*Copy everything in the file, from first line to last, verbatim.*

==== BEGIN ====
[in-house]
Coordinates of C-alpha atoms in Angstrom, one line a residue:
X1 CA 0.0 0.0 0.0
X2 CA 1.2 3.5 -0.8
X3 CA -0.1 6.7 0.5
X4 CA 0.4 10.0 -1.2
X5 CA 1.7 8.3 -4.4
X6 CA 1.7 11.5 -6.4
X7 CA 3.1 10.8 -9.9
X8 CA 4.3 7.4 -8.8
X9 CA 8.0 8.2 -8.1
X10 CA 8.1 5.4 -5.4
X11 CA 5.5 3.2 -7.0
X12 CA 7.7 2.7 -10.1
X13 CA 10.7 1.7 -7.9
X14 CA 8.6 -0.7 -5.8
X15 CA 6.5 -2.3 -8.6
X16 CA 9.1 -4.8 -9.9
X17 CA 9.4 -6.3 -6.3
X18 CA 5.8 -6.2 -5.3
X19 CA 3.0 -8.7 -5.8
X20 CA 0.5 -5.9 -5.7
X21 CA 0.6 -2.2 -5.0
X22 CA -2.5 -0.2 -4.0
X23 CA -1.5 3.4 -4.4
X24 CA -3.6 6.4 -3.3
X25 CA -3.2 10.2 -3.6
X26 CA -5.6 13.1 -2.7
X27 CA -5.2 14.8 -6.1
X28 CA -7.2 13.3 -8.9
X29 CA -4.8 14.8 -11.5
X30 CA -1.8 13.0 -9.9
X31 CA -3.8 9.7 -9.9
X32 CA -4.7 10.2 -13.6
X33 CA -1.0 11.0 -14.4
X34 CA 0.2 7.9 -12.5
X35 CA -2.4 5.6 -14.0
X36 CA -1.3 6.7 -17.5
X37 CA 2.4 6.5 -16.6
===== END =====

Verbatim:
[in-house]
Coordinates of C-alpha atoms in Angstrom, one line a residue:
X1 CA 0.0 0.0 0.0
X2 CA 1.2 3.5 -0.8
X3 CA -0.1 6.7 0.5
X4 CA 0.4 10.0 -1.2
X5 CA 1.7 8.3 -4.4
X6 CA 1.7 11.5 -6.4
X7 CA 3.1 10.8 -9.9
X8 CA 4.3 7.4 -8.8
X9 CA 8.0 8.2 -8.1
X10 CA 8.1 5.4 -5.4
X11 CA 5.5 3.2 -7.0
X12 CA 7.7 2.7 -10.1
X13 CA 10.7 1.7 -7.9
X14 CA 8.6 -0.7 -5.8
X15 CA 6.5 -2.3 -8.6
X16 CA 9.1 -4.8 -9.9
X17 CA 9.4 -6.3 -6.3
X18 CA 5.8 -6.2 -5.3
X19 CA 3.0 -8.7 -5.8
X20 CA 0.5 -5.9 -5.7
X21 CA 0.6 -2.2 -5.0
X22 CA -2.5 -0.2 -4.0
X23 CA -1.5 3.4 -4.4
X24 CA -3.6 6.4 -3.3
X25 CA -3.2 10.2 -3.6
X26 CA -5.6 13.1 -2.7
X27 CA -5.2 14.8 -6.1
X28 CA -7.2 13.3 -8.9
X29 CA -4.8 14.8 -11.5
X30 CA -1.8 13.0 -9.9
X31 CA -3.8 9.7 -9.9
X32 CA -4.7 10.2 -13.6
X33 CA -1.0 11.0 -14.4
X34 CA 0.2 7.9 -12.5
X35 CA -2.4 5.6 -14.0
X36 CA -1.3 6.7 -17.5
X37 CA 2.4 6.5 -16.6